Tongariro River Trail

After sailing SV Avalon down the eastern coast of New Zealand, from Opua (in Bay of Islands) to Marsden Cove Marina, I bid farewell to the skipper and admiral, and headed south by bus to explore the Central Plateau of the North Island.

The Central Plateau is a heavily volcanic region, with some great hikes through amazing terrain. The most famous of the hikes is the Tongariro Alpine Crossing.

From Marsden Cove Marina, I took a bus down to Auckland, and then another bus toward Lake Taupo. I passed through the town of Taupo, continued along the east side of the large lake, and stopped at the town of Turangi at the southern end of the lake. Here, I stepped off the bus, and checked into the Tongariro Bridge Motel on the edge of town.

That afternoon, I made the short walk to the iSite tourist office in the town center to get information about local hikes, upcoming weather, and specifically, details about the Tongariro Alpine Crossing.

Good weather is a crucial element of a safe and comfortable hike across the Tongariro Alpine Crossing. I had booked three consecutive nights at the Tongariro Bridge Motel, in hopes that one of the days would bring decent weather. (I actually had planned in my itinerary to wait for as long as 5 days for good weather, but I only booked 3 days initially at the motel.) Upon my arrival in Turangi, it was pouring down rain, so I figured I wouldn’t be going immediately.

I waited overnight to see if the weather would improve. The next morning, the forecast update at 6:00am didn’t bring great news. Clear in the morning, but thundershowers in the afternoon. Not good for the Alpine Crossing. I decided to wait.

But, based on the forecast, I had a few hours of nice weather in the morning. The iSite office had suggested the nearby Tongariro River Trail as a good half-day hike. This is a 15-km loop around a section of the river. The walk is mostly flat. I figured it would be a good warmup for the Alpine Crossing. I grabbed some water and snacks, and set out from my motel. (The trail was basically just across the street!)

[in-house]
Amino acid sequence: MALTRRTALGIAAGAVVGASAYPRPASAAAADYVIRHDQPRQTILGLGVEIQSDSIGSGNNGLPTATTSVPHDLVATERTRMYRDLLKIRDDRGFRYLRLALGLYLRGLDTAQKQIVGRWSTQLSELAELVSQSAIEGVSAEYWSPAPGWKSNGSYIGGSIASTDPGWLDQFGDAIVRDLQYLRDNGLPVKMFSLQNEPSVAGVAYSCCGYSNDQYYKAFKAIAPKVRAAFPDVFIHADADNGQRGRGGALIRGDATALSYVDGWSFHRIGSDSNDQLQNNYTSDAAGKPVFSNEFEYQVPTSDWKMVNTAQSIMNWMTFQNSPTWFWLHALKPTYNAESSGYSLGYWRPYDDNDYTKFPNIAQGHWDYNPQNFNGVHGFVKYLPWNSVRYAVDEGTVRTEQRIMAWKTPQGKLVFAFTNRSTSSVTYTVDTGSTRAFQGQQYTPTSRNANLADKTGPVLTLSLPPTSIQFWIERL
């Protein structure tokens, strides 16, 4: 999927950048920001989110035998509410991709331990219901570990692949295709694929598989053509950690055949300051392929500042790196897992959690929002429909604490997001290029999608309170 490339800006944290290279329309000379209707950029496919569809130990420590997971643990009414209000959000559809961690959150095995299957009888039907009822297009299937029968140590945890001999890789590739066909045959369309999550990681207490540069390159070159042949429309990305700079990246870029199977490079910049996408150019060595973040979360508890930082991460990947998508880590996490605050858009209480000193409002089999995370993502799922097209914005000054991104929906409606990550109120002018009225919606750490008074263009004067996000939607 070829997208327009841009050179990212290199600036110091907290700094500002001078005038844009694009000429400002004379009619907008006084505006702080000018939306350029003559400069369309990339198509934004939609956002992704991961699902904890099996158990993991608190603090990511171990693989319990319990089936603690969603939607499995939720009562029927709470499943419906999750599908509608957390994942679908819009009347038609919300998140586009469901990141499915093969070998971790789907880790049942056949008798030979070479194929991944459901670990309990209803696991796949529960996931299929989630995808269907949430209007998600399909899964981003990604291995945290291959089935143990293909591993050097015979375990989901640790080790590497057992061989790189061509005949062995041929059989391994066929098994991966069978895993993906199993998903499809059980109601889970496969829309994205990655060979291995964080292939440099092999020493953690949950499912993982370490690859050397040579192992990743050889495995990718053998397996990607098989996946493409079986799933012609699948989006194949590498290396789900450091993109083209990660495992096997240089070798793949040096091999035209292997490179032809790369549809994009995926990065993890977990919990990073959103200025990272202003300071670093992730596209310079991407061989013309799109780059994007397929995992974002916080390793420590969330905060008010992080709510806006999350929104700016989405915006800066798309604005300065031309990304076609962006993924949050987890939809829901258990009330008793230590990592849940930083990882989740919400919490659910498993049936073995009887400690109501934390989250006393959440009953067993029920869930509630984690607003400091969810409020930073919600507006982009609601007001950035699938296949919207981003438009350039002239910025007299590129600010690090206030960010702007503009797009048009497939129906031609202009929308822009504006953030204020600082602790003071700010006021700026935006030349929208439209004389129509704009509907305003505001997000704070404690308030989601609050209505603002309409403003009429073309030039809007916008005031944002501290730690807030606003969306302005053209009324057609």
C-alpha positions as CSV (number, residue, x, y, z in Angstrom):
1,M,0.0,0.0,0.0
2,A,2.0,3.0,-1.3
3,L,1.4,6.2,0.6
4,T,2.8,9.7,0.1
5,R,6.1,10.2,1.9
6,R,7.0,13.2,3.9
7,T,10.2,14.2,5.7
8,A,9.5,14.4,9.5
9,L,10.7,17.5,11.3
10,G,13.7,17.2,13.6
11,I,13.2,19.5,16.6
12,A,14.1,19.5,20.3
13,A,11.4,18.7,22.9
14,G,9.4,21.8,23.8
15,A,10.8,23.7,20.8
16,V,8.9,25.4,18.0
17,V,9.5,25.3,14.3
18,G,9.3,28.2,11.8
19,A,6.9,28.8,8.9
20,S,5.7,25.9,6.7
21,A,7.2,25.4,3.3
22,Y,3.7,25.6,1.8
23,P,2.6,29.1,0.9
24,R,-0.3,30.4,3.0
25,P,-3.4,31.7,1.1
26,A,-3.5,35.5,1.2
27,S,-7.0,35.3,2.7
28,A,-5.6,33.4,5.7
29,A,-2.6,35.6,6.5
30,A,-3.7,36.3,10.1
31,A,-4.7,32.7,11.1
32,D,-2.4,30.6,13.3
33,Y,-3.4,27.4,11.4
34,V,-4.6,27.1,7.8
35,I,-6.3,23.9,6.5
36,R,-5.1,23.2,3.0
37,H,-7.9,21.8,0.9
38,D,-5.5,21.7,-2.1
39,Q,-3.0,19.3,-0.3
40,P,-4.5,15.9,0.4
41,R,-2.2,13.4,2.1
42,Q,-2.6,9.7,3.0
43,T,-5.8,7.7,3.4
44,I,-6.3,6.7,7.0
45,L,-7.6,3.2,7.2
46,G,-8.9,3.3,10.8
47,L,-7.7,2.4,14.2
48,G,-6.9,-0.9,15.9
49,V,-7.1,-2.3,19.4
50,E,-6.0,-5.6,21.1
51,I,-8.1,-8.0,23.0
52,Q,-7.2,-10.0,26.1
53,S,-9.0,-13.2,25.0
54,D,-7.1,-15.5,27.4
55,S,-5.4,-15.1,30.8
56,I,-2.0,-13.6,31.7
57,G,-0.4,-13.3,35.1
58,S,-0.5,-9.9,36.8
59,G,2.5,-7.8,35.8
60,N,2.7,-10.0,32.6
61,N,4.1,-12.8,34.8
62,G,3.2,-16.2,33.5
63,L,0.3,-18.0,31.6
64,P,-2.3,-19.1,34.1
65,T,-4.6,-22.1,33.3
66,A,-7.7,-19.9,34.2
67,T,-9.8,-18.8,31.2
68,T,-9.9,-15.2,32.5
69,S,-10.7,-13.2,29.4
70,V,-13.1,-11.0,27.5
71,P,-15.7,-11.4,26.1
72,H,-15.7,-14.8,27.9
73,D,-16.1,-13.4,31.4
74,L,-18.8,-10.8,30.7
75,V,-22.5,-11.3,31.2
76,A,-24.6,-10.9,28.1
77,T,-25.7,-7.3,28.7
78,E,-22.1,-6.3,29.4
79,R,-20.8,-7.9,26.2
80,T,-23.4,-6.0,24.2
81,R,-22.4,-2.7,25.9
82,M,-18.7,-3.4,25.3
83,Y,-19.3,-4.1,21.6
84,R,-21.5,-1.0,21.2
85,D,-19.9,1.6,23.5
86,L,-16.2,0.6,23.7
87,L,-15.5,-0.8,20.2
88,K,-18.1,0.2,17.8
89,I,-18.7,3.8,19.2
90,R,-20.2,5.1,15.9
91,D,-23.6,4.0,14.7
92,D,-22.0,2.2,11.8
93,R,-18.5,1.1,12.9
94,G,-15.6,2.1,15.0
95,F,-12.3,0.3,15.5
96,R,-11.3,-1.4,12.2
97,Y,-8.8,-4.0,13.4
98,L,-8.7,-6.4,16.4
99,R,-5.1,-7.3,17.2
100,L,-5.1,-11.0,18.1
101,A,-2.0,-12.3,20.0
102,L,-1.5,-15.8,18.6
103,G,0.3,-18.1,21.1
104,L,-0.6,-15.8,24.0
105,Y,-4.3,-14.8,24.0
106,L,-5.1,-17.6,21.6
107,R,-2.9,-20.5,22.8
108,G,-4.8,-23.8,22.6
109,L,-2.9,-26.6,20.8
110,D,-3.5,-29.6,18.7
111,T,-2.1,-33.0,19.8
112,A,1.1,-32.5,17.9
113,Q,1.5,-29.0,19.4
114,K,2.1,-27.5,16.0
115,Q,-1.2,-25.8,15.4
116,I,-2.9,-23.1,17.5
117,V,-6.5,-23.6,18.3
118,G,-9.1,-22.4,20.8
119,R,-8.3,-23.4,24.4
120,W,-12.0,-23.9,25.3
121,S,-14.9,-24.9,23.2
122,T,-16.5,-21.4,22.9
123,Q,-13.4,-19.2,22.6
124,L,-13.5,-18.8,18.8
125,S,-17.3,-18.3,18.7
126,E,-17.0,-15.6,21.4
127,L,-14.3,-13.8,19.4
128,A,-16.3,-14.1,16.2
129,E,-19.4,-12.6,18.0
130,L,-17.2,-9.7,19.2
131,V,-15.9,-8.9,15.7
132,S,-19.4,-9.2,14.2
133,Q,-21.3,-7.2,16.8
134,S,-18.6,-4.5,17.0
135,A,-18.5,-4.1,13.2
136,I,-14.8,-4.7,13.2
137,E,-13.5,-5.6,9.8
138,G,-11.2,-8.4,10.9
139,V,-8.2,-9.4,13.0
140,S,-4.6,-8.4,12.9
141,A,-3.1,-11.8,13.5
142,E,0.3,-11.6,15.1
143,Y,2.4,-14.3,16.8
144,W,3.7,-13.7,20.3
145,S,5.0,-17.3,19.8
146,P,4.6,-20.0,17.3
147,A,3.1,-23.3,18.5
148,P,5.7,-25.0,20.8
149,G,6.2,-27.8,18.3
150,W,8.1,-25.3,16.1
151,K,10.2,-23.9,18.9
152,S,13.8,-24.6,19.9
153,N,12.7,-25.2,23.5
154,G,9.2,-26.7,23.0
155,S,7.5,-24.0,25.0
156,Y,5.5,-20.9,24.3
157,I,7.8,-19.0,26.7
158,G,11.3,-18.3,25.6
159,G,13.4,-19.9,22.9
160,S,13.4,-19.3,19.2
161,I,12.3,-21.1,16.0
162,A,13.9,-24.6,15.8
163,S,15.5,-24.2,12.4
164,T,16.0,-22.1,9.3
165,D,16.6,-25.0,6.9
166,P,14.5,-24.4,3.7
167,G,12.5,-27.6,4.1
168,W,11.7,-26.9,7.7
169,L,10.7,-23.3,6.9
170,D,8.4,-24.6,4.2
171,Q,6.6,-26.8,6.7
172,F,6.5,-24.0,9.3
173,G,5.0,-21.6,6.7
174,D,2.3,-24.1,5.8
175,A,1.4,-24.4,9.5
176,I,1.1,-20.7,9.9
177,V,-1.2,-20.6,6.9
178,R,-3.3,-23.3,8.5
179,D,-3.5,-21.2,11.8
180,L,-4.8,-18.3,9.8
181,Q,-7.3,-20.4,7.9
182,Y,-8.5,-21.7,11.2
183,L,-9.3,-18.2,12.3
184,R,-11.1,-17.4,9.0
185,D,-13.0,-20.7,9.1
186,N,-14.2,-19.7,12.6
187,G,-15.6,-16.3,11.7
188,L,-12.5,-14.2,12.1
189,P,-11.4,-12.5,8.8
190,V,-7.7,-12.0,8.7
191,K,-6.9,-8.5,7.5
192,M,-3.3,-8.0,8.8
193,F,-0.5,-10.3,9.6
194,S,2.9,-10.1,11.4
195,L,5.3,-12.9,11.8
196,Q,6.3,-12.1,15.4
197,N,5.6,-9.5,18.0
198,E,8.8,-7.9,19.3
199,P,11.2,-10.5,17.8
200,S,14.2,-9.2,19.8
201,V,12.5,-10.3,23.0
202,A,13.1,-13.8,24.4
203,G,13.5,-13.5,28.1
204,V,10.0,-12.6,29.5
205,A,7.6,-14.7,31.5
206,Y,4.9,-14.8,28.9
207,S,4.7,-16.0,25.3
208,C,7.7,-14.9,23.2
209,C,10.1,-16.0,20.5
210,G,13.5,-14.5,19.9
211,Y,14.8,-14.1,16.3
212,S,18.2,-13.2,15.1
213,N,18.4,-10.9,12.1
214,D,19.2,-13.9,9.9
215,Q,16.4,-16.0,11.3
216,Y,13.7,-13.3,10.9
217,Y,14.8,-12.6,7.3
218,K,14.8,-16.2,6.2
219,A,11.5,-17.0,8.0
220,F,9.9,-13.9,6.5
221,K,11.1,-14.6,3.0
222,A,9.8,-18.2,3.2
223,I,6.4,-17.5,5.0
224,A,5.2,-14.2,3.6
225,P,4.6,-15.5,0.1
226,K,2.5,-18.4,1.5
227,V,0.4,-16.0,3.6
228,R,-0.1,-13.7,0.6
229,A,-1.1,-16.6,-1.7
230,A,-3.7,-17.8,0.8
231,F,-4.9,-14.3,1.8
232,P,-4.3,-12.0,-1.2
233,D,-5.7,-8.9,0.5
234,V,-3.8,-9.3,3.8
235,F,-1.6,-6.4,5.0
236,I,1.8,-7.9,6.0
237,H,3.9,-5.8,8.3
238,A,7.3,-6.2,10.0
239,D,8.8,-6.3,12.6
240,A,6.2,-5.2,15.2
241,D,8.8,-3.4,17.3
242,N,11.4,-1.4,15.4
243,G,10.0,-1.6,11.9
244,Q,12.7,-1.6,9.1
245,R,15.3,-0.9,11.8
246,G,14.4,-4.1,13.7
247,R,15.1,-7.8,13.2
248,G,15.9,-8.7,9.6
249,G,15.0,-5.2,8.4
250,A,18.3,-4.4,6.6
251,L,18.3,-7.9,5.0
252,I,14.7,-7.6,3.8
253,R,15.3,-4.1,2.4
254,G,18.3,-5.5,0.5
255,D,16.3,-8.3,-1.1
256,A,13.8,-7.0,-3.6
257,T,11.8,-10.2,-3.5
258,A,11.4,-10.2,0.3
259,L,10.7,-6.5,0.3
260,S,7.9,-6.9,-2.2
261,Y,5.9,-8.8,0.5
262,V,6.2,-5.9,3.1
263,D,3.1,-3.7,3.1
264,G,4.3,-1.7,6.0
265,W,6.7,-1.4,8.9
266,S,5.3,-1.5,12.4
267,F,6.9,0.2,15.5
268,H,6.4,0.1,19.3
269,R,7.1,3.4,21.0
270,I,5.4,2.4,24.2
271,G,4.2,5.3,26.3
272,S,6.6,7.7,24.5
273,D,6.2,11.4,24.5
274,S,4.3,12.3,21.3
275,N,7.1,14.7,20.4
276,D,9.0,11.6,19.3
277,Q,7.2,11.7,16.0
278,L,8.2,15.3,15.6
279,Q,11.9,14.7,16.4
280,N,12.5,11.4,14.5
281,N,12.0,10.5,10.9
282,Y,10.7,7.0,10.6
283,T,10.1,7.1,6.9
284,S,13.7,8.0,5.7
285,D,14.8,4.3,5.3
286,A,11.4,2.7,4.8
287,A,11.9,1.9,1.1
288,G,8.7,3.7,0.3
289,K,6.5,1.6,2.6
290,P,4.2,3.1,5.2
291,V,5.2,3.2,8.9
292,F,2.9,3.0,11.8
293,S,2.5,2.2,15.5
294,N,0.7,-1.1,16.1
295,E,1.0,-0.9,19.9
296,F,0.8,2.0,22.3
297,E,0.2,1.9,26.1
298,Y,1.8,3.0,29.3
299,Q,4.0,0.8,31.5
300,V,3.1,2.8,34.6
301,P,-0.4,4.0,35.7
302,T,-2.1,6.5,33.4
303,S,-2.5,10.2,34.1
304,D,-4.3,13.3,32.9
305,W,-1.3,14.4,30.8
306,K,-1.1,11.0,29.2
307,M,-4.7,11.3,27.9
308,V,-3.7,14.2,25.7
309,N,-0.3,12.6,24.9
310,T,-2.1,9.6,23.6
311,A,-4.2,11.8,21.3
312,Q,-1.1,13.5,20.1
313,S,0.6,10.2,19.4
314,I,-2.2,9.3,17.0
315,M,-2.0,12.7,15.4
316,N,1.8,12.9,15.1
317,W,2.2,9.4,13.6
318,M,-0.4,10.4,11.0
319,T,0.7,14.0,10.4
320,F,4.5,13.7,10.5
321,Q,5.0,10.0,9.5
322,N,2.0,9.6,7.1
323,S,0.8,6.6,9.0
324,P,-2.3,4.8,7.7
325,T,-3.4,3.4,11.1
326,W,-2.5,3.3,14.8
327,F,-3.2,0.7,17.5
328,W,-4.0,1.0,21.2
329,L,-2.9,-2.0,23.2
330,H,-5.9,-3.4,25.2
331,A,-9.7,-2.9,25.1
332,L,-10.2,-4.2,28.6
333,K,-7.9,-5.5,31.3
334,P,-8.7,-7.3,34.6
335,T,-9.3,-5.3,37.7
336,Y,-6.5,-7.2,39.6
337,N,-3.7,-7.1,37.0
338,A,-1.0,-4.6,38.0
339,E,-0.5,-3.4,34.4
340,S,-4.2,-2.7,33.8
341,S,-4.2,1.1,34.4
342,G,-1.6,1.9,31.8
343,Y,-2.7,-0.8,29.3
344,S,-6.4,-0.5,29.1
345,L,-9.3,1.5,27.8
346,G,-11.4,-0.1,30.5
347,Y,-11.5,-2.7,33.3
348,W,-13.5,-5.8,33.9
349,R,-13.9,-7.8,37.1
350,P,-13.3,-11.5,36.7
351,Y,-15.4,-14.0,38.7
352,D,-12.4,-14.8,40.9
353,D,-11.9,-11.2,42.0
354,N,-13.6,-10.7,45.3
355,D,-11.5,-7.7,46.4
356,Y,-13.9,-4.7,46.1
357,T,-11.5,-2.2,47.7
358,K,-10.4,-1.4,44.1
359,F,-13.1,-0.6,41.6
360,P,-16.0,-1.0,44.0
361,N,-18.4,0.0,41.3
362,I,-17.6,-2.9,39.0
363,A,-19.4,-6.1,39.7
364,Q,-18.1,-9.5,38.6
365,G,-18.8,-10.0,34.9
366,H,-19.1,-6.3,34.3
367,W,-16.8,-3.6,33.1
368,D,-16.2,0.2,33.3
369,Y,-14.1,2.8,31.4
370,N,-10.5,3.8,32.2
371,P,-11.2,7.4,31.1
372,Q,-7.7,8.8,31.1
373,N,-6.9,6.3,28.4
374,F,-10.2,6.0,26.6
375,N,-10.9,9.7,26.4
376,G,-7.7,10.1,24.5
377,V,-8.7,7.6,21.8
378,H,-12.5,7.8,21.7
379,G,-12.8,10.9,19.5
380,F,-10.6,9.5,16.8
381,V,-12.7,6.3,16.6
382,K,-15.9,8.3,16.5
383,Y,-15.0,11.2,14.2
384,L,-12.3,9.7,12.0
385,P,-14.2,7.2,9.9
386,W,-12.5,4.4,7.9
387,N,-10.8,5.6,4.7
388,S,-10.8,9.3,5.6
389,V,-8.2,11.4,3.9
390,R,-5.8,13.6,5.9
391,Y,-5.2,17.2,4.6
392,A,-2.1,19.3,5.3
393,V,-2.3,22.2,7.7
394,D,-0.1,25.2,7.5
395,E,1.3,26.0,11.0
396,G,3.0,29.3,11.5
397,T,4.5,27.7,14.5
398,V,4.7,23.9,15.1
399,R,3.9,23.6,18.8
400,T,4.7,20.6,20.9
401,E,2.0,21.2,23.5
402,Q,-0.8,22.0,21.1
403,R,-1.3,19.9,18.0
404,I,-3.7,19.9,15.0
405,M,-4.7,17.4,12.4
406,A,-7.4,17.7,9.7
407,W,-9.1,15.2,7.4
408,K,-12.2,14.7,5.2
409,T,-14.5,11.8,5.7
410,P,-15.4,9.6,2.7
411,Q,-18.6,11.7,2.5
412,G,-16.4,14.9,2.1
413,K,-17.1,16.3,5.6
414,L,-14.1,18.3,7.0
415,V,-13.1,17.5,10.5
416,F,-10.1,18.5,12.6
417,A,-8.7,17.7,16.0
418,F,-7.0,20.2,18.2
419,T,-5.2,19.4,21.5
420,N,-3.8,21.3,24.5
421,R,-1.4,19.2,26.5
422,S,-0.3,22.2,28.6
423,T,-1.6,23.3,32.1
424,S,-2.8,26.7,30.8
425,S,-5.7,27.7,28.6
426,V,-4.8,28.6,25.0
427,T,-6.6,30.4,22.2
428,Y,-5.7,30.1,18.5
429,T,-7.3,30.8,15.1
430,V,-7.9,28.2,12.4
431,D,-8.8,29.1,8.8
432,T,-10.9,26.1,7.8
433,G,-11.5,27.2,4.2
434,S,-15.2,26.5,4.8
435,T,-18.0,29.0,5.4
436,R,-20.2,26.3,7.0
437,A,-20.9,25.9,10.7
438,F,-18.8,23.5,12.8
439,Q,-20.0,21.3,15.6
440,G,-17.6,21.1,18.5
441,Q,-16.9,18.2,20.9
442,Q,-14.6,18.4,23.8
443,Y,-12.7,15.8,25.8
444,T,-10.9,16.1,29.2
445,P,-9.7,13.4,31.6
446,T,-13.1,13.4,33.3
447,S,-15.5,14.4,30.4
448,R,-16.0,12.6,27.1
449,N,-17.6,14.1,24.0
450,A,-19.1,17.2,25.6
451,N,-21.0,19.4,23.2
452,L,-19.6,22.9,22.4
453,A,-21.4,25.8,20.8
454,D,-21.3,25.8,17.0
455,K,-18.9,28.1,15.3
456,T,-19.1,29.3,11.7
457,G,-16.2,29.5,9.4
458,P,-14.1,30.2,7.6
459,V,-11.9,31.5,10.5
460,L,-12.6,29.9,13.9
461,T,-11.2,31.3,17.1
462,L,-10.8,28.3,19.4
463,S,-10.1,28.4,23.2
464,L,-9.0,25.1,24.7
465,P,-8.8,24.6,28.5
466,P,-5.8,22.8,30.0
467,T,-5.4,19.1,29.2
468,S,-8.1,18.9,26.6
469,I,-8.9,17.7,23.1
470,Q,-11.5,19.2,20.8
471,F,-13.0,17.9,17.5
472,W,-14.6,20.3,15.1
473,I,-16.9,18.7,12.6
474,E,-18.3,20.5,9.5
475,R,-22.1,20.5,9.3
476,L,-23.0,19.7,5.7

The trail was well-maintained, well-marked, and easy-going. Highlights include crossing two narrow suspension bridges, and relaxing on a bench watching the fly fishermen. I was slightly disappointed that for a lot of the hike you aren’t actually on (or even in sight of) the river.  

I think this is because the river is famous for fly-fishing.  It’s probably not a good idea for hikers to be stomping by as fishermen are trying to catch elusive trout.  So the River Trail is set back from the river.  Occasionally, there are lightly trodden paths down to the river for the anglers.  

The hike is pleasant enough though, and it started across the street from my motel in Turing.  So it was very convenient.

I completed the walk in a few hours, getting back to my motel before the thundershowers hit. I hunkered down in the restaurant and pub, checking the weather for the next day. It was looking good.

Friday morning I set out on the Tongariro Alpine Crossing…

Setting out on the Tongariro River Trail.

Setting out on the Tongariro River Trail.

The trail follows the river bank, but a lot of the trail is tucked into the dense trees on either side of the bank.

The trail follows the river bank, but a lot of the trail is tucked into the dense trees on either side of the bank.

One of two suspension bridges to cross.

One of two suspension bridges to cross.

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This fly fisherman caught a fish soon after I took this photo.  He was excited, and hollered over asking me if I’d caught the catch on film.

This fly fisherman caught a fish soon after I took this photo. He was excited, and hollered over asking me if I’d caught the catch on film.